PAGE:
No catches, no fine print just unadulterated book loving, with your favourite books saved to your own digital bookshelf.
New members get entered into our monthly draw to win £100 to spend in your local bookshop Plus lots lots more…Find out more
See below for a selection of the latest books from Military history category. Presented with a red border are the Military history books that have been lovingly read and reviewed by the experts at Lovereading. With expert reading recommendations made by people with a passion for books and some unique features Lovereading will help you find great Military history books and those from many more genres to read that will keep you inspired and entertained. And it's all free!
The battle of the Java Sea, fought in February 1942, was the first major surface engagement of the Pacific War and one of the few naval battles of the entire war fought to a decisive victory. It was the culminating point of the Japanese drive to occupy the Netherlands East Indies (NEI) and, to defend the territory, the Allies assembled a striking force comprised of Dutch, American, British and even an Australian ship, all under the command of a resolute Dutch admiral. On 27 February 1942, the Allied striking force set course to intercept the Japanese invasion force in the Java Sea. In one of the few such times during the whole of World War II a protracted surface engagement was fought unmolested by airpower. For over seven hours, the Allied force attempted to attack the Japanese invasion force, finally breaking off in the early evening. Some three hours later, the Allied force, now reduced to just four remaining cruisers and two destroyers, attempted another attack on the invasion convoy during which Japanese torpedoes scored heavily, sinking two Dutch cruisers and bringing the battle to a conclusion. Over the next two days, as the Allies attempted to flee, five more ships were sunk. From that point on, Allied naval power was eliminated from Southeast Asia. In this illustrated title, Mark Stille tells the full story of the battle of the Java Sea, explaining how and why the Japanese achieved such a resounding victory, and delving into the tremendous impact of the battle on the course of the Pacific War.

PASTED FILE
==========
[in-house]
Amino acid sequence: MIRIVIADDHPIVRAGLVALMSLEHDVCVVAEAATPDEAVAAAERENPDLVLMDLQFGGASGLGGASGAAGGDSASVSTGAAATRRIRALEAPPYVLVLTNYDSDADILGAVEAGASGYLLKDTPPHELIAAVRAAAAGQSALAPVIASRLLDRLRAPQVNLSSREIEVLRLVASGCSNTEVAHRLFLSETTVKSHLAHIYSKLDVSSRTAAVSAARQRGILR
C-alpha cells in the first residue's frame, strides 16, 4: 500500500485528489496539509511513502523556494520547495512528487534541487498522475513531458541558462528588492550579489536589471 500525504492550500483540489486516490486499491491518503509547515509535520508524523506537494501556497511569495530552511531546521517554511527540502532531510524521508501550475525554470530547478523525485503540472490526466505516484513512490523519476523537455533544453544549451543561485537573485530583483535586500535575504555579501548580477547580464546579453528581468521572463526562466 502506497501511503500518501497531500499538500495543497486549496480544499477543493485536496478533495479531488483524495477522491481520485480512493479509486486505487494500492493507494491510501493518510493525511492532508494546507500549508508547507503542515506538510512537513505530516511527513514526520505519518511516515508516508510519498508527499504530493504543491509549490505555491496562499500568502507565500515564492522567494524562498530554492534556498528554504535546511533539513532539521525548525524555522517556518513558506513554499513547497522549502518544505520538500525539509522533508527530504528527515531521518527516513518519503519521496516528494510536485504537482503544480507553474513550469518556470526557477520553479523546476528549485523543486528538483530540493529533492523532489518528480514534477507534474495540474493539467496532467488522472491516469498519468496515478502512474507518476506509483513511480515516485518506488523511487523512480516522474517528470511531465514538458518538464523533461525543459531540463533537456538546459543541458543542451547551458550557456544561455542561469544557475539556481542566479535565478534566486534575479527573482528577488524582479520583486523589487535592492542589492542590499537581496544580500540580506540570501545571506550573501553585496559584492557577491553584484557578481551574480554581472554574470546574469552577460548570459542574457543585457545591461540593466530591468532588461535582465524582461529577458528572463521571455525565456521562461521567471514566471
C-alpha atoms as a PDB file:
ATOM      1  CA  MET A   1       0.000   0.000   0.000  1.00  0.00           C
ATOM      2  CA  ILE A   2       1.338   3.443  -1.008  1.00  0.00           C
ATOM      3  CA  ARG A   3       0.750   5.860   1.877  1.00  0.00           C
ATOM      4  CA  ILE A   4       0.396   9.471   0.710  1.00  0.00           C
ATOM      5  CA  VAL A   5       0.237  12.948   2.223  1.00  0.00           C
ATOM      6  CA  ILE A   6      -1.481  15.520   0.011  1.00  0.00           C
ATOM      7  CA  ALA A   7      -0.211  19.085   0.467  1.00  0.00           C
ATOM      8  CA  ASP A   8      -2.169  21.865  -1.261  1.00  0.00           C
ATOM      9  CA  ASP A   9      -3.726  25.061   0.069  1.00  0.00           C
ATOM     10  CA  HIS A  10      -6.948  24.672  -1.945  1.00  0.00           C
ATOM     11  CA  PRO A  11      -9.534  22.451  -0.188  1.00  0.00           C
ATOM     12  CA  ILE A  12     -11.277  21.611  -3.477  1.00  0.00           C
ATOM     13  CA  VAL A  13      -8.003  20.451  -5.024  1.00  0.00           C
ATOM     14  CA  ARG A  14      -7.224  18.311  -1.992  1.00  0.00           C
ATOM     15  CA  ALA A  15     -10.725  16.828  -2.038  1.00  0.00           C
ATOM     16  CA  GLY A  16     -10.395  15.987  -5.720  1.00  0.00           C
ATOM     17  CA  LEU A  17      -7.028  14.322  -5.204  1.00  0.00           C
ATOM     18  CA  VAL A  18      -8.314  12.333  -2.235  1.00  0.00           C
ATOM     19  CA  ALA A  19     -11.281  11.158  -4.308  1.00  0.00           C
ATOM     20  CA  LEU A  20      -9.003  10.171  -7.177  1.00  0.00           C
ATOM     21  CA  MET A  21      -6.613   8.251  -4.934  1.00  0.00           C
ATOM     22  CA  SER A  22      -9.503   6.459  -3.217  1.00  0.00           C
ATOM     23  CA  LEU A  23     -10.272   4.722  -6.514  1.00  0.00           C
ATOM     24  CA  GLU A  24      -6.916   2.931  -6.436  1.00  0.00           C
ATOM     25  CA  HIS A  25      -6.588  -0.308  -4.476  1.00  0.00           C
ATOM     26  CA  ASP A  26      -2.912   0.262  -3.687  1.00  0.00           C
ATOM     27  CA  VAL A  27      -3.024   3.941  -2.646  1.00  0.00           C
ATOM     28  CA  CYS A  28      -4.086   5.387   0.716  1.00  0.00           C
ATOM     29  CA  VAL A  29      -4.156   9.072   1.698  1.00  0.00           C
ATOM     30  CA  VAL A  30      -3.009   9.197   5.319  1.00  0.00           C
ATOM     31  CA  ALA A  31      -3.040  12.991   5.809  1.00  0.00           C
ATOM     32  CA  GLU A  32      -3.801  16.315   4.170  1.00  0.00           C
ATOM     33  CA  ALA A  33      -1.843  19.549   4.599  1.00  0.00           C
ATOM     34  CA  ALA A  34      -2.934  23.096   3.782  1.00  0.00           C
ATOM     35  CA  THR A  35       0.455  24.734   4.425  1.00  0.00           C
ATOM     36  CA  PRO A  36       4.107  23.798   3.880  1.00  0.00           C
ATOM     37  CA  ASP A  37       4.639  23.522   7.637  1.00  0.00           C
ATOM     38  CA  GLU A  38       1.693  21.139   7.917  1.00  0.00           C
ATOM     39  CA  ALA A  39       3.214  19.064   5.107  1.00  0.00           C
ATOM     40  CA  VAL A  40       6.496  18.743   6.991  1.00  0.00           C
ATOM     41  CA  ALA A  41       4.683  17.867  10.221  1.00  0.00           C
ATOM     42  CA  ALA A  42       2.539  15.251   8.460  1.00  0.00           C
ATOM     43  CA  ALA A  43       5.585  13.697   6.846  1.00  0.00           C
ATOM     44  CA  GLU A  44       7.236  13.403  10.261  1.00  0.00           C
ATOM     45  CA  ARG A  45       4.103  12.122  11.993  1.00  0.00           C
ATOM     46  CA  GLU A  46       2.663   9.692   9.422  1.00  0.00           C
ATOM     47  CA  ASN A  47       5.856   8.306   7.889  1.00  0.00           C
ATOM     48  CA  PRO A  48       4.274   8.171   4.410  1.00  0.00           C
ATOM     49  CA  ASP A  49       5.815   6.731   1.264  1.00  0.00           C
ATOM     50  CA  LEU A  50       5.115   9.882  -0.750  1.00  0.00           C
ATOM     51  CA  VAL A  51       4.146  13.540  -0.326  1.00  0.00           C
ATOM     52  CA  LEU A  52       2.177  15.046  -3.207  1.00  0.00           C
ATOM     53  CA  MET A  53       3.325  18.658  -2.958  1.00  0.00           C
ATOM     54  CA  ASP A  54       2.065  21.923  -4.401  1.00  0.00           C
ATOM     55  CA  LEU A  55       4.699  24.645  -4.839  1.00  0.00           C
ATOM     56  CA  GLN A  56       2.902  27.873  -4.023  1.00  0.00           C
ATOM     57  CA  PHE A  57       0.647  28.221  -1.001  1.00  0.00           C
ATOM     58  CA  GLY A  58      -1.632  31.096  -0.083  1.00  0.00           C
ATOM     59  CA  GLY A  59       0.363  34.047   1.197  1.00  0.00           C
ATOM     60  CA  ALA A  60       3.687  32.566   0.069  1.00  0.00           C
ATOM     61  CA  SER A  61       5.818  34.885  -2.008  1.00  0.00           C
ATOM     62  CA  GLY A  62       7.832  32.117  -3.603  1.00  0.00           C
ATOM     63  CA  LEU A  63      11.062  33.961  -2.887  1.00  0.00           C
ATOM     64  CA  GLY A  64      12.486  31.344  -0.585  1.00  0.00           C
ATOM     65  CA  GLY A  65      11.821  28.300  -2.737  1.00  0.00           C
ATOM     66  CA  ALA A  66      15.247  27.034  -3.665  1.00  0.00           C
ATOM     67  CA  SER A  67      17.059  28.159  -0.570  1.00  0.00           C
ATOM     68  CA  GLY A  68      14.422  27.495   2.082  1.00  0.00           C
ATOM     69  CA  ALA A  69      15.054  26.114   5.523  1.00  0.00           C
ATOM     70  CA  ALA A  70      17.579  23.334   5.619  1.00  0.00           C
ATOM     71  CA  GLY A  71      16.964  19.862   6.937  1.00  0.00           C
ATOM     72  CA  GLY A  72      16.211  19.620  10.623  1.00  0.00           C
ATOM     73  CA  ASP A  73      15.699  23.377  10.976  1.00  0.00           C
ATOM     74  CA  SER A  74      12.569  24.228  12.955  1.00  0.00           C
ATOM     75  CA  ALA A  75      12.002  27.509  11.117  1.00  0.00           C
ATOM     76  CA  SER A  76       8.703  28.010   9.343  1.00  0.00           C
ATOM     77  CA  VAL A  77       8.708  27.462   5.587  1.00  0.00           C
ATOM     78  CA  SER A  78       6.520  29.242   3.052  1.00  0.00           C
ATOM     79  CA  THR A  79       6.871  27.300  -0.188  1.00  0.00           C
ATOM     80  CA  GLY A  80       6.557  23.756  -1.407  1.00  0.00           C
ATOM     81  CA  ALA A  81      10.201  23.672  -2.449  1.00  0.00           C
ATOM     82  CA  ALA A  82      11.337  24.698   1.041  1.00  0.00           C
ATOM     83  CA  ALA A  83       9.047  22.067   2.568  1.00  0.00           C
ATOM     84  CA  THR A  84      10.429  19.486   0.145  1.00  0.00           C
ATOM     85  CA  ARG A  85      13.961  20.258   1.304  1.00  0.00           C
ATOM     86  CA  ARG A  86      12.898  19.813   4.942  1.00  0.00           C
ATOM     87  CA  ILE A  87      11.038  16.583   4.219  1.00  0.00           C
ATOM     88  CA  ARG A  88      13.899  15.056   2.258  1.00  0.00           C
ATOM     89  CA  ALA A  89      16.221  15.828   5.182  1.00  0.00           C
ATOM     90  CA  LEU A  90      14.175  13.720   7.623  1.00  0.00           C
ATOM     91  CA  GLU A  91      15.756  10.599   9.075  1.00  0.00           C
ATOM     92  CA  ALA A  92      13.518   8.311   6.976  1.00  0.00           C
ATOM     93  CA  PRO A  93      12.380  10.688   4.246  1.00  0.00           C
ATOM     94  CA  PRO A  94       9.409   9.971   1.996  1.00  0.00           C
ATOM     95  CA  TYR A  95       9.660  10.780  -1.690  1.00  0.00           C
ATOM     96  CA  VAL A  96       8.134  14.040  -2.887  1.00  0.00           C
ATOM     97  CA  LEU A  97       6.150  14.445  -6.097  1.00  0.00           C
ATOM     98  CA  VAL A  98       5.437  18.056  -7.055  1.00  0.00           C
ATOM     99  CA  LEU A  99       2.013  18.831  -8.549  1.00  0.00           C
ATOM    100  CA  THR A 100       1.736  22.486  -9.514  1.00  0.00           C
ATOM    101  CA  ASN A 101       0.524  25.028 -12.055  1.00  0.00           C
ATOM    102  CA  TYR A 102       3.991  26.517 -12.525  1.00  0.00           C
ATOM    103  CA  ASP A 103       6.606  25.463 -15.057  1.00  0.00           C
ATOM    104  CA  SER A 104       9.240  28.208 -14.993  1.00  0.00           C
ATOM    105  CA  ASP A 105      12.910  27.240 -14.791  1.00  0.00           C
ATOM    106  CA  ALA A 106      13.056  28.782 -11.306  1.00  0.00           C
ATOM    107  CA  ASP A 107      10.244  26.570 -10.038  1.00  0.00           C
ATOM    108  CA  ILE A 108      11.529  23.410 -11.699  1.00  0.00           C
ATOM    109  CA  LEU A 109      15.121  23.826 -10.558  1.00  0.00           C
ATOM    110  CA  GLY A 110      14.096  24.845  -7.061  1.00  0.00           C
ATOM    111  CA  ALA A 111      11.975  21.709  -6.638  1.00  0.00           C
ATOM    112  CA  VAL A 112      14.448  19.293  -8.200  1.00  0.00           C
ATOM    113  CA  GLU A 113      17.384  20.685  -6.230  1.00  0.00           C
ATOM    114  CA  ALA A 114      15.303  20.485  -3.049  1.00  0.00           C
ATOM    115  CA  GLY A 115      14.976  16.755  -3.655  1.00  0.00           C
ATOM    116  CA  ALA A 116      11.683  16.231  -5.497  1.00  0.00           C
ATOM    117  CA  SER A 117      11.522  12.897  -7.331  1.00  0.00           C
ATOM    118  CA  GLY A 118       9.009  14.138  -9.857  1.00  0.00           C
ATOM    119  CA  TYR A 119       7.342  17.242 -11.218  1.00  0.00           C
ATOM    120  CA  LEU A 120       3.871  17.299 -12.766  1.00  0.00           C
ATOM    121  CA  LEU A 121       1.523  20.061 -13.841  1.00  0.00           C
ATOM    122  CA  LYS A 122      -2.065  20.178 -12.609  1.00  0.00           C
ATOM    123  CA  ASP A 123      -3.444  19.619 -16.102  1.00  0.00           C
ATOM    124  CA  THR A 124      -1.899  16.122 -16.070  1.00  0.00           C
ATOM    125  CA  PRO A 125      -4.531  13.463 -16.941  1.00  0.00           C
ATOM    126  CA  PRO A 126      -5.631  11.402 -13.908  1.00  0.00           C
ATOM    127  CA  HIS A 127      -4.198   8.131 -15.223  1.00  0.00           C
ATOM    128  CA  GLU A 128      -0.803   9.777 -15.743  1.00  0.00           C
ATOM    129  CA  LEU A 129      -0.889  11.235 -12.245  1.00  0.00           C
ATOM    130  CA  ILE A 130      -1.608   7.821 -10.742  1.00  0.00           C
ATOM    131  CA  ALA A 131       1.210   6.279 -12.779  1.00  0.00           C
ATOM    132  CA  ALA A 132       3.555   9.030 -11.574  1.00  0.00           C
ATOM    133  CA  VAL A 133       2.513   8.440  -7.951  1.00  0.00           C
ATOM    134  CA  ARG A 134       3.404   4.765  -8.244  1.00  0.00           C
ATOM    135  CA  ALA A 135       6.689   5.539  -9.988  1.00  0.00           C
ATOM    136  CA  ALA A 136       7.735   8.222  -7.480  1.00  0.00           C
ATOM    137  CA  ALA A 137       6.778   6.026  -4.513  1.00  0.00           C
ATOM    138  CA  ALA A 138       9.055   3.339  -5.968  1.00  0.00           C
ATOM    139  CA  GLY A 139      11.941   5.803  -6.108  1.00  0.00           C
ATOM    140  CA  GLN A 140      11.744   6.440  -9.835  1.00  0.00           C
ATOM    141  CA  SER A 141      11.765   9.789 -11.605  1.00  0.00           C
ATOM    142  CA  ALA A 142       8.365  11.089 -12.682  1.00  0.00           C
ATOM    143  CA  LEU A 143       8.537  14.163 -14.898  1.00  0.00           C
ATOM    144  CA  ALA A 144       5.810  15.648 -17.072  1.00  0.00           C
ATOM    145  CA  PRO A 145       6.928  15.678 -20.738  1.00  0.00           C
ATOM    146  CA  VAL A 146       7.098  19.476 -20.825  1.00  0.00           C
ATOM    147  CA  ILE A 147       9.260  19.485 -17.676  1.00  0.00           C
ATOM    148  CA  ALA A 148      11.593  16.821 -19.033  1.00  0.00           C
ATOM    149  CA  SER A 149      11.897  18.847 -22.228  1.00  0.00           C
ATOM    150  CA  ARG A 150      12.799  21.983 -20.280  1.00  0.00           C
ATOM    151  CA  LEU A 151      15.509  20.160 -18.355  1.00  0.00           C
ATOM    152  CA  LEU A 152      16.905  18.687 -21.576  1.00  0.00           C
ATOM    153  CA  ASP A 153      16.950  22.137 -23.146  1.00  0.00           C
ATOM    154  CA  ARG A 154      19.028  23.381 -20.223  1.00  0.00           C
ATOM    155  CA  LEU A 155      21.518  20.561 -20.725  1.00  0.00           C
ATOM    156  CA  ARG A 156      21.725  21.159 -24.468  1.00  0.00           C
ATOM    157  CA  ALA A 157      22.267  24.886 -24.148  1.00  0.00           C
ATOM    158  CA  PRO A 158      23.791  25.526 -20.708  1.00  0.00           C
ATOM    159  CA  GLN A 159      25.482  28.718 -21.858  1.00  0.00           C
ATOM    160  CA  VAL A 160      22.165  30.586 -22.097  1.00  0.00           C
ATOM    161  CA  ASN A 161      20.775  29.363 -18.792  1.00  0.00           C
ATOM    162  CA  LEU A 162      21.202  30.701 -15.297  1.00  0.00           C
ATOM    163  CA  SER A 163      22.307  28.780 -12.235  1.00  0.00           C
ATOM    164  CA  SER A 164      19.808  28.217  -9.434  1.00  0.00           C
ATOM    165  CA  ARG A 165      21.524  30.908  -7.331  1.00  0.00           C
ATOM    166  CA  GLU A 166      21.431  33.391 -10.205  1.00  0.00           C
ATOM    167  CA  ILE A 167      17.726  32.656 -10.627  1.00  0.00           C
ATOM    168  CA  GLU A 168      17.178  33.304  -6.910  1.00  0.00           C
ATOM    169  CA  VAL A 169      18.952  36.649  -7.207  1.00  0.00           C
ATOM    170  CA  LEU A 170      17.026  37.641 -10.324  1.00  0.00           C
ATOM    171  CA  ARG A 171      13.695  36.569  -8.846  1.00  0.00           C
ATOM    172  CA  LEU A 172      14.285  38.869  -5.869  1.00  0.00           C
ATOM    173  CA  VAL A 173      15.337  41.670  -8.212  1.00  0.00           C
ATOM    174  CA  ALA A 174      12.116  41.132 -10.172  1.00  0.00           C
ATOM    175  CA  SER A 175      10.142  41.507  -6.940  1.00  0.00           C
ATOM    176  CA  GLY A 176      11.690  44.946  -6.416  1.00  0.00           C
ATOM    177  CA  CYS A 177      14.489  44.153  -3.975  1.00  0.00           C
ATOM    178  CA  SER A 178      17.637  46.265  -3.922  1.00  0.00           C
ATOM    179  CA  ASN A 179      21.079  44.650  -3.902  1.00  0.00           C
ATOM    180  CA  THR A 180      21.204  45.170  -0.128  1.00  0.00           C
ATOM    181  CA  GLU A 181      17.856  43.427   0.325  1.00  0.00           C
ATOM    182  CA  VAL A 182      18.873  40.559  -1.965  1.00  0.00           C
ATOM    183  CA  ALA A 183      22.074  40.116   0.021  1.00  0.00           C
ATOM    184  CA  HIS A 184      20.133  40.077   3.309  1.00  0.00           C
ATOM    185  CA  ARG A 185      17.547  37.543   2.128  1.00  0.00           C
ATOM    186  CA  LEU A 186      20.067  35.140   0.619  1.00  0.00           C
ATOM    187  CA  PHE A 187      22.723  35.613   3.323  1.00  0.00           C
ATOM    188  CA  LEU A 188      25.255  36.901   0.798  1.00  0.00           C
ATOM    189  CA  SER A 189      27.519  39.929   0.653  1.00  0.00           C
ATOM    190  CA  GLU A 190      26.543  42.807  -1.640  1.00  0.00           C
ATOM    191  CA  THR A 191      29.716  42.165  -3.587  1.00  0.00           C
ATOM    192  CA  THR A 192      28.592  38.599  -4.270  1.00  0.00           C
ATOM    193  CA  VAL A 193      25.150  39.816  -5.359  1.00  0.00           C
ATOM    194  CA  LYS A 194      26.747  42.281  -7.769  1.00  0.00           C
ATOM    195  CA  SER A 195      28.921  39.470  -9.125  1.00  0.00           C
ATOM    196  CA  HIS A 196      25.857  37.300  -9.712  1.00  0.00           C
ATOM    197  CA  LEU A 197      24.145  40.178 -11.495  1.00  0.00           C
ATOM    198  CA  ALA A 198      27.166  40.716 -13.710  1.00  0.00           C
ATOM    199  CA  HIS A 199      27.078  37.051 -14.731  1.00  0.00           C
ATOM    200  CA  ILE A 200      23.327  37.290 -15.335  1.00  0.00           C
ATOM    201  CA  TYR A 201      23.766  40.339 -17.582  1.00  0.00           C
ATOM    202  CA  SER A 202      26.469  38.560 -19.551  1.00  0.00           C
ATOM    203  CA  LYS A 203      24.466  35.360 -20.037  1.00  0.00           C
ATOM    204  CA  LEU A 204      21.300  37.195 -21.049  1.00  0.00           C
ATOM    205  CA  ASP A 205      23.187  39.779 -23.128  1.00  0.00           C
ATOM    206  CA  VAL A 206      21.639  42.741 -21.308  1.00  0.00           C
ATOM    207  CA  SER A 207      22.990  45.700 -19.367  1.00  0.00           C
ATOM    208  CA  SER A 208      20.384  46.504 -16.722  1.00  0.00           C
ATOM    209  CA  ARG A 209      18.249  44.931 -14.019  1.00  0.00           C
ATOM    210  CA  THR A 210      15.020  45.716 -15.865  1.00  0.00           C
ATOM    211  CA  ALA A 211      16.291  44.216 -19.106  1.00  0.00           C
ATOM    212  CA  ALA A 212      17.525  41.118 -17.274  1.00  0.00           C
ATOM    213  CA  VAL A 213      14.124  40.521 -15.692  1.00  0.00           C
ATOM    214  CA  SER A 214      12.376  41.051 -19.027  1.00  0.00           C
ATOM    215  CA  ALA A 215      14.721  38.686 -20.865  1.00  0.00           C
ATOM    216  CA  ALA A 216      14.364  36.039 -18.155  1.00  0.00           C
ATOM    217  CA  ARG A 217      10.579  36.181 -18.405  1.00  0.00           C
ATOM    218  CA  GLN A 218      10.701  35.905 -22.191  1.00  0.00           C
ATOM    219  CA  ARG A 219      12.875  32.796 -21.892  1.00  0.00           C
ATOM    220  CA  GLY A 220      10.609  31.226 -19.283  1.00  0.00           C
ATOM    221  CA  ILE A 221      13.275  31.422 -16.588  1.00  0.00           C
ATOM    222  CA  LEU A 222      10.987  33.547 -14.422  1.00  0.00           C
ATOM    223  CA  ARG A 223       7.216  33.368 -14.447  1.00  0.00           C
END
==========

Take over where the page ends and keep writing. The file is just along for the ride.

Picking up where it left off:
From the chaos of the civil war to the political manoeuvring of the Cold War, Russia's armed forces have shaped the future not only of Russia but of countless other countries around the globe. The Great Bear at War: The Russian and Soviet Army, 1917-Present explores the development and struggles of Soviet and Russian armed forces across the numerous conflicts which mark its history. It charts the great historical events that have defined the Red/Russian Army, especially World War II and the Cold War, but also the post-communist insurgencies and wars in which the Russian military has redeveloped its outlook and mission. The post-Soviet development of the Russian military into a modern force is explored in detail, including its controversial campaigns in Chechnya (1999-2009), Georgia (2008), and Ukraine (from 2014). Sewn into the narrative are details about the equipment, uniforms, training, service conditions and weaponry of the Soviet/Russian soldiers, bringing personal experience and technological context to the broader history. At a time when the world is closely focused upon Russian military behaviour, The Great Bear at War is both timely and fascinating.
In September 1943, under the cover of darkness, six British midget submarines crept into the heart of enemy territory, penetrating a heavily guarded Norwegian fjord in an attempt to eliminate the threat of the powerful German battleship, the Tirpitz. Numerous previous attempts to attack the ship from both air and sea had failed, and this mission was carefully strategized, and undertaken by skilled operatives who had undergone extensive training in an isolated sea loch. Though five of the six X-Craft submarines were either lost or captured, two crews had just enough time to lay their explosive charges, which detonated after they were forced to the surface, putting the Tirpitz out of action for a crucial six-month period. Masterminded from a top-secret naval headquarters on the east coast of Scotland, Operation Source has been memorialised as one of the most daring naval raids of World War II. This new study tells the complete story of this epic operation in unparalleled detail, supported by full-colour illustrations and contemporary photography.